The Seahawks Are Great On Monday Night Football, But That Won’t Be Enough This Time

Look, you know me, I hate giving praise to the 49ers. I haven’t taken the time to look deep within myself and done the soul searching required to give this the accuracy it deserves, but I think I hate the 49ers more than any other team. I dunno, it goes back and forth between them and the Rams, depending on my mood, but either way:


Ironically, much of my hatred of this team came from Richard Sherman’s hatred of Michael Crabtree, then of the 49ers, and now that’s where the ex-Seahawk calls his home. So, let’s start there.

I don’t hate Richard Sherman. But, he’s certainly a complicated fellow, and I think I could use a break. I don’t wish him ill, and I don’t even necessarily need to see him fail, but I would REALLY like to see the Seahawks – and particularly Russell Wilson – stick it to him tonight.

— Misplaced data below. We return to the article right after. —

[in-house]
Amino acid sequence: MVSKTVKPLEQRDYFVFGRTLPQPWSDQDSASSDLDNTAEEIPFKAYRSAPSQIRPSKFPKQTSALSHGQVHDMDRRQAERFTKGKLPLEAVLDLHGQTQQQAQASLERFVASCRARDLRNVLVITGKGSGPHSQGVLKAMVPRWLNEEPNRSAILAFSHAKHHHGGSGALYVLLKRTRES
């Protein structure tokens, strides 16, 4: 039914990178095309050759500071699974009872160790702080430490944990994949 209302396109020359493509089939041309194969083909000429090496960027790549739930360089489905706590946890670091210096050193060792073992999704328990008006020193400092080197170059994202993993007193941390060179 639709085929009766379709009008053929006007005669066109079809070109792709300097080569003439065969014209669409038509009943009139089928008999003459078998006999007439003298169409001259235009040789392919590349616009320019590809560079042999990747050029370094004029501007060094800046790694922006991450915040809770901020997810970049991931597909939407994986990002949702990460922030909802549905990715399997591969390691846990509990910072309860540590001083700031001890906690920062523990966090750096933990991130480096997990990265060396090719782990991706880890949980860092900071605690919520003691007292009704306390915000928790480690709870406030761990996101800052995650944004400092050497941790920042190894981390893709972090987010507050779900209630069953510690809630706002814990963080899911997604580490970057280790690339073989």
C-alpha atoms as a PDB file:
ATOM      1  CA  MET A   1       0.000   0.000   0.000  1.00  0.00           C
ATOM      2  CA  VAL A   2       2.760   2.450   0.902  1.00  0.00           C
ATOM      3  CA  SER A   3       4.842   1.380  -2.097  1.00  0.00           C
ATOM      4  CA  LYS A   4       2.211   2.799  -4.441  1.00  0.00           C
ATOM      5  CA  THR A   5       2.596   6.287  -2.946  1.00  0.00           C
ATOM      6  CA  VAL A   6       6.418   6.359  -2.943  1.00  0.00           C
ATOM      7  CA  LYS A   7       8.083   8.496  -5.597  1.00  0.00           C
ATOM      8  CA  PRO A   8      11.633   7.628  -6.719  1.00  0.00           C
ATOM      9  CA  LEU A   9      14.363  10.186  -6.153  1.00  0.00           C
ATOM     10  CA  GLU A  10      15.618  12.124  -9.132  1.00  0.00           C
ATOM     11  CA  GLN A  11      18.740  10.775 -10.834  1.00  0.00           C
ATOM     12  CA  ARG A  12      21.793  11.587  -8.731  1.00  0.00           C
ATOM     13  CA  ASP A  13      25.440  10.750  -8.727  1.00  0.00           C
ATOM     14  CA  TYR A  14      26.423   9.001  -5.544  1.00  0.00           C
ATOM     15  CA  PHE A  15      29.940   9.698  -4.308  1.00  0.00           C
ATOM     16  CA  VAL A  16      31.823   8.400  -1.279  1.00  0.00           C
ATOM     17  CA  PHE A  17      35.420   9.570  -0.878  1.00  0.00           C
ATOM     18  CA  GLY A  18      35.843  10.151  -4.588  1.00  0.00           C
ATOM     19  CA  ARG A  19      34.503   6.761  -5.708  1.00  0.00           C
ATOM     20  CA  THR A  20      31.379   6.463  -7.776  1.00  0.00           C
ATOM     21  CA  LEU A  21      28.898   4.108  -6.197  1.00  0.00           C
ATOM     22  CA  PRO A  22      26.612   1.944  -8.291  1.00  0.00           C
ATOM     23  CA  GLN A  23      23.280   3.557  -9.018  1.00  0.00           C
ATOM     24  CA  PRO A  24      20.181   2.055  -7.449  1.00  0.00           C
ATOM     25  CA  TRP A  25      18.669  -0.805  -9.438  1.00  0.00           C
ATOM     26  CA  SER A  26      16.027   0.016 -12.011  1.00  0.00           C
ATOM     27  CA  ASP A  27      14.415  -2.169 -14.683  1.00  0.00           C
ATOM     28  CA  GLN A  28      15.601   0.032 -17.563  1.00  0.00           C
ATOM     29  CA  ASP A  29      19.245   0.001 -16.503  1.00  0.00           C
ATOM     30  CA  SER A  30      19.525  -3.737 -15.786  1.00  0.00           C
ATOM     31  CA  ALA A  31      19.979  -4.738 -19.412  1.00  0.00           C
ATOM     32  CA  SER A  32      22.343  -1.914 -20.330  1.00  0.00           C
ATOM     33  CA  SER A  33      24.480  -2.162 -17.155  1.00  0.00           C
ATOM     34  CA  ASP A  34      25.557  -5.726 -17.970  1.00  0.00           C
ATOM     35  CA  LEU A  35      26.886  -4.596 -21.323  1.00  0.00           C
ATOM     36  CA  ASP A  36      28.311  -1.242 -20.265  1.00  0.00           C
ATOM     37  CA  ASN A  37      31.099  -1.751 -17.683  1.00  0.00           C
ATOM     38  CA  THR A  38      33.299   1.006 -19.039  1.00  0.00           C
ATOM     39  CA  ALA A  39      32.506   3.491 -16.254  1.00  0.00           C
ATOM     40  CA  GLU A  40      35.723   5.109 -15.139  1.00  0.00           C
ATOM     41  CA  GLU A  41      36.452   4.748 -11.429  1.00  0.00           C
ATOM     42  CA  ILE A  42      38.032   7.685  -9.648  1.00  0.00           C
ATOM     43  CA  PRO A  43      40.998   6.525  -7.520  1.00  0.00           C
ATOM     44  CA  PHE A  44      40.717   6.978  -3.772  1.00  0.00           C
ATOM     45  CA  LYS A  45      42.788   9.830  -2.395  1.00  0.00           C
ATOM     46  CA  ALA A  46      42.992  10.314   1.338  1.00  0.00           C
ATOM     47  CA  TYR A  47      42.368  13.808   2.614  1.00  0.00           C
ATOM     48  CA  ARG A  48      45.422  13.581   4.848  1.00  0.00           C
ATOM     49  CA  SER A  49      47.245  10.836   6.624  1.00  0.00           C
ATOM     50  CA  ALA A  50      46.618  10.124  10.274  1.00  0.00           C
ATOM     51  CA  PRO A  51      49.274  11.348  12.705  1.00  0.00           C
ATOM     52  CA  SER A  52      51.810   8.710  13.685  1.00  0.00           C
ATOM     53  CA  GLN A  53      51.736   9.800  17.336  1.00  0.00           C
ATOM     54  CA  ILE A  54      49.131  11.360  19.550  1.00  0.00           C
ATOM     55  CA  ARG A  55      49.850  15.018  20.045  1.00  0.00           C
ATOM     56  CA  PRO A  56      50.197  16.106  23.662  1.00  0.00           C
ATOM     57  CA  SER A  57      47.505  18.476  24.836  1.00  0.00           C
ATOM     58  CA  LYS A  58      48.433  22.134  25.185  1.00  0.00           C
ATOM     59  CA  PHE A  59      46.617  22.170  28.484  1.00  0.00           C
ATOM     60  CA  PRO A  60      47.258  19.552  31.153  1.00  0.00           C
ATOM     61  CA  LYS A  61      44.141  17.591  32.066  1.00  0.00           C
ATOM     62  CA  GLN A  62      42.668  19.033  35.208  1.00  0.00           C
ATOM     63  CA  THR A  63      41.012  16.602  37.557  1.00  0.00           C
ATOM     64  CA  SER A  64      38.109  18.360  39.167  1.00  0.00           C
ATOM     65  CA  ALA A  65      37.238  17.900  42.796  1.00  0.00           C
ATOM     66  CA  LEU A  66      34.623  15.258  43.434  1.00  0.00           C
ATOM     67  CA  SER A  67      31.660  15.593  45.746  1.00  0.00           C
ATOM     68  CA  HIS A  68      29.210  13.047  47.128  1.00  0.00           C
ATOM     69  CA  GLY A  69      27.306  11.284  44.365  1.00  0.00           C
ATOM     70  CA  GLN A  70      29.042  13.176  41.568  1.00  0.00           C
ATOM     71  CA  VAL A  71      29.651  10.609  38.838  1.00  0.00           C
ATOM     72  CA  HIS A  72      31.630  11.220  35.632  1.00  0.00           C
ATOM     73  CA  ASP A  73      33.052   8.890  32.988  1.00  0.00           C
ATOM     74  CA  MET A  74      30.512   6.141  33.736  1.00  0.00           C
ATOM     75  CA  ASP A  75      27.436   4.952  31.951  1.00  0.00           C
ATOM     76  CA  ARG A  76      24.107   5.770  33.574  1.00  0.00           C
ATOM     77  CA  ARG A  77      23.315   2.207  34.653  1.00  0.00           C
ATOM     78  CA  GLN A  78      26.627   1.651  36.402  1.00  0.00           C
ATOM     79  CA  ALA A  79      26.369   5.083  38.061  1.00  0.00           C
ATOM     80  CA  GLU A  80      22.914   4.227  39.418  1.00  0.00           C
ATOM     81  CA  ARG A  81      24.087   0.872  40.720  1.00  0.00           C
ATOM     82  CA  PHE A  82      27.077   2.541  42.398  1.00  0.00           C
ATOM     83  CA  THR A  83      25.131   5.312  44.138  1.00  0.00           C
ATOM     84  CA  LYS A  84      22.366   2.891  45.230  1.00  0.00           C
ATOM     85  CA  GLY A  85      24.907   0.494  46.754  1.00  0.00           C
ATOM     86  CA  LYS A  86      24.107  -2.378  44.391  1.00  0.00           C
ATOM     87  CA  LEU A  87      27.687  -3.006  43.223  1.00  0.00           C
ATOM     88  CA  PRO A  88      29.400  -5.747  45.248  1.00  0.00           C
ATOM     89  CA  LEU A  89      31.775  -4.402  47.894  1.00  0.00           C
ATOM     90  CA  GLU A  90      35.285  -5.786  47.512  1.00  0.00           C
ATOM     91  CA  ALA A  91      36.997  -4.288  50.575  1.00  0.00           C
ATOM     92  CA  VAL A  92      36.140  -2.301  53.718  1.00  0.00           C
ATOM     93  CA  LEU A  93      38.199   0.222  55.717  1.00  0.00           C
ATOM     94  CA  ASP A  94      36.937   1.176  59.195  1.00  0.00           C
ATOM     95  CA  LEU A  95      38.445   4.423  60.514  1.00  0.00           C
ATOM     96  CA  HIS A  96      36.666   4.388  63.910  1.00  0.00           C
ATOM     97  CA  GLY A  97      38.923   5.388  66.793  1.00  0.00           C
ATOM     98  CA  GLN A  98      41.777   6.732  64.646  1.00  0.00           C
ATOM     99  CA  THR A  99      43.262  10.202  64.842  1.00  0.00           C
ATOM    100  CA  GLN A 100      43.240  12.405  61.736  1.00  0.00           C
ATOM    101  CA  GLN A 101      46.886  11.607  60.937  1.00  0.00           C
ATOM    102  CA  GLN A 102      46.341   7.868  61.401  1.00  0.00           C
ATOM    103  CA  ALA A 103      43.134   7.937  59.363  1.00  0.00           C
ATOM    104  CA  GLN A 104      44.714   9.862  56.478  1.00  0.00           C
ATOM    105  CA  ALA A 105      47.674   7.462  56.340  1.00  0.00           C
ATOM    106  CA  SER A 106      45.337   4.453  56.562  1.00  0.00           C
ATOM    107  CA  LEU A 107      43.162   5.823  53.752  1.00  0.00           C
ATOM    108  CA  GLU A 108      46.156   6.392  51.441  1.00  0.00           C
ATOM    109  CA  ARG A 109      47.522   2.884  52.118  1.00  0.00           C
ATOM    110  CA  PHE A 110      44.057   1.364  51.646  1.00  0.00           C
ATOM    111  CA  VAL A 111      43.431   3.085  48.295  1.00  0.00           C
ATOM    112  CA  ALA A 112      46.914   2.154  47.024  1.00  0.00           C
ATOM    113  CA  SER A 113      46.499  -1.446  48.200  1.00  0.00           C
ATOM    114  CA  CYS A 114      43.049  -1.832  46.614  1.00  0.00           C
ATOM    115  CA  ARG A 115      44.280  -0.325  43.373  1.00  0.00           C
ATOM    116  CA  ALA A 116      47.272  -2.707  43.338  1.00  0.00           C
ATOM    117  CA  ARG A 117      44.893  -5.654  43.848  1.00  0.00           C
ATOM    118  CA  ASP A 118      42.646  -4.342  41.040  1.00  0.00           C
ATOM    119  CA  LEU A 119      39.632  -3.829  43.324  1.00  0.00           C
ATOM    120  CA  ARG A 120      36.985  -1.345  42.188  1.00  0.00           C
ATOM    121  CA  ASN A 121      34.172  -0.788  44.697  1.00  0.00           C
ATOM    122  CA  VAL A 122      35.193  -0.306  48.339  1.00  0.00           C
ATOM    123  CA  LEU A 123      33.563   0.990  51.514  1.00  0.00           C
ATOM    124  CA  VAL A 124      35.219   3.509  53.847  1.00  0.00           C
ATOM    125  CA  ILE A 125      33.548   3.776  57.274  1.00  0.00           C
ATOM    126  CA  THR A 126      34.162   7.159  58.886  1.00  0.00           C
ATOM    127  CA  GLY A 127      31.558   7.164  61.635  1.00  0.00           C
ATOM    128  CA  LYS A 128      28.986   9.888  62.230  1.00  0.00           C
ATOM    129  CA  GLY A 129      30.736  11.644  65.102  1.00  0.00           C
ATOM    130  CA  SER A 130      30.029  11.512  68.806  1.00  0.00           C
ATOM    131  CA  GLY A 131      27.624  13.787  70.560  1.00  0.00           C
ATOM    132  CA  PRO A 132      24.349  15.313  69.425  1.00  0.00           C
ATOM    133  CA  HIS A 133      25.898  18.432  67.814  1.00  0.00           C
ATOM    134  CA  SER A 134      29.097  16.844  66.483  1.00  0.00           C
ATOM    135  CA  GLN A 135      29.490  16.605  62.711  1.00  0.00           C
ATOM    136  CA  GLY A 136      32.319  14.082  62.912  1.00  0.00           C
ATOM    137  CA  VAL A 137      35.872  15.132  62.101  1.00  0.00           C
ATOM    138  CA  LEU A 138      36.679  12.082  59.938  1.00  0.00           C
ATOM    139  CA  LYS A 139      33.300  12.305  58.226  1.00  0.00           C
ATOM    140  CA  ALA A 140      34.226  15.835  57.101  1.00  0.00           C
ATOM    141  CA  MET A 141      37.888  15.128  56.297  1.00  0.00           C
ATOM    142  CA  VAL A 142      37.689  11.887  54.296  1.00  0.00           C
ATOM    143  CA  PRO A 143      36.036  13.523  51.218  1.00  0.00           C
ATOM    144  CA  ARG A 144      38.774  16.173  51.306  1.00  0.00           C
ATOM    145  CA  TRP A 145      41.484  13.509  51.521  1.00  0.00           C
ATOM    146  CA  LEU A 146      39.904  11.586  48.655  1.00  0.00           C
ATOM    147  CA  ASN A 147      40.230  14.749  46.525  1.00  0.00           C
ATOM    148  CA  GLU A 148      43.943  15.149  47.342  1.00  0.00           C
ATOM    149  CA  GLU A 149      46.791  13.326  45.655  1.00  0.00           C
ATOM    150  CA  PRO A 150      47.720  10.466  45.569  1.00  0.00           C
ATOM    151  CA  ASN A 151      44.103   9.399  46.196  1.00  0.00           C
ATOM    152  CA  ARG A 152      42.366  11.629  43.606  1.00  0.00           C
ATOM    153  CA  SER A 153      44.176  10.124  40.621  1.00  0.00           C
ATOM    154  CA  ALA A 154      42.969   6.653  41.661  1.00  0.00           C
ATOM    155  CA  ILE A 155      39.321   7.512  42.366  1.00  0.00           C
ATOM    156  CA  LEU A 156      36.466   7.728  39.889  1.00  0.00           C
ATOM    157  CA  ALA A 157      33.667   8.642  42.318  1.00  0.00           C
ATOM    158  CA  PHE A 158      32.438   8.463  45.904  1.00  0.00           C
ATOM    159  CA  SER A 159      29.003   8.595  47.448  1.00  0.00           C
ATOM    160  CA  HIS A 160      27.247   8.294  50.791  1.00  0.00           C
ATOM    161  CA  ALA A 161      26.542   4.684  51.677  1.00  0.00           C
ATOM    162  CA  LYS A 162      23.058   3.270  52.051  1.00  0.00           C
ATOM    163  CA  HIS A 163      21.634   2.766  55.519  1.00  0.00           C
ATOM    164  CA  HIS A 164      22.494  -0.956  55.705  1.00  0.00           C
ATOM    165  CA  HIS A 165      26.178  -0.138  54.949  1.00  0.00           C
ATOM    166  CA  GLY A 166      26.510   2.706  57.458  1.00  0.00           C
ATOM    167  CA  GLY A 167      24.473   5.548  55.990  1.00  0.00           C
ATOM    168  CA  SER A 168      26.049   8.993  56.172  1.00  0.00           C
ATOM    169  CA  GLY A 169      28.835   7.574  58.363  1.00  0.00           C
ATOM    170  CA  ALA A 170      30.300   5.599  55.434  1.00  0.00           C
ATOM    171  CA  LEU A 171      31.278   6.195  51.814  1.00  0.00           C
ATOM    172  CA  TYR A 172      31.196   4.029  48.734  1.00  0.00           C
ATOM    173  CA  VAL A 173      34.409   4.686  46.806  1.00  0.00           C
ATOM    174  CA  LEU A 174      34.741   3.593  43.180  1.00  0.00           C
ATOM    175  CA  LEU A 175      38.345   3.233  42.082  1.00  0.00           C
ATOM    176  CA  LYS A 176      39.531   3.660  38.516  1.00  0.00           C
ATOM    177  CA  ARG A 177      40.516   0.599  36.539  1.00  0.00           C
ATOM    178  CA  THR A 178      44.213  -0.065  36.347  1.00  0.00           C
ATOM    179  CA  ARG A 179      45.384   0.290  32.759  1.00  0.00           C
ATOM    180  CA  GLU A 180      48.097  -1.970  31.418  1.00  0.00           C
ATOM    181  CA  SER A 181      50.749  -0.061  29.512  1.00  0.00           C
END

I’ve said it before and I’ll reiterate it here: Richard Sherman is the epitome of someone you LOVE when he’s on your team (and you’ll defend him to your dying breath), but if he’s on any other team, you’re likely to hate his guts. He’s a perfect football troll that gets under the skin of every opposing fan base he goes up against. So, when I used to read those stories about how he’d yell at Russ in practice (something along the lines of “You fucking suck!”) I thought it was awesome. It represented the swagger and the intensity of the Legion Of Boom. Also, it was fine, because as a Seahawks fan I knew Russell Wilson didn’t ACTUALLY suck. I knew that the best defense Wilson would ever go up against would be the one he saw in practice every day of the week. That’s what helped make him so special against the rest of the NFL. Steel sharpening steel or some damn thing.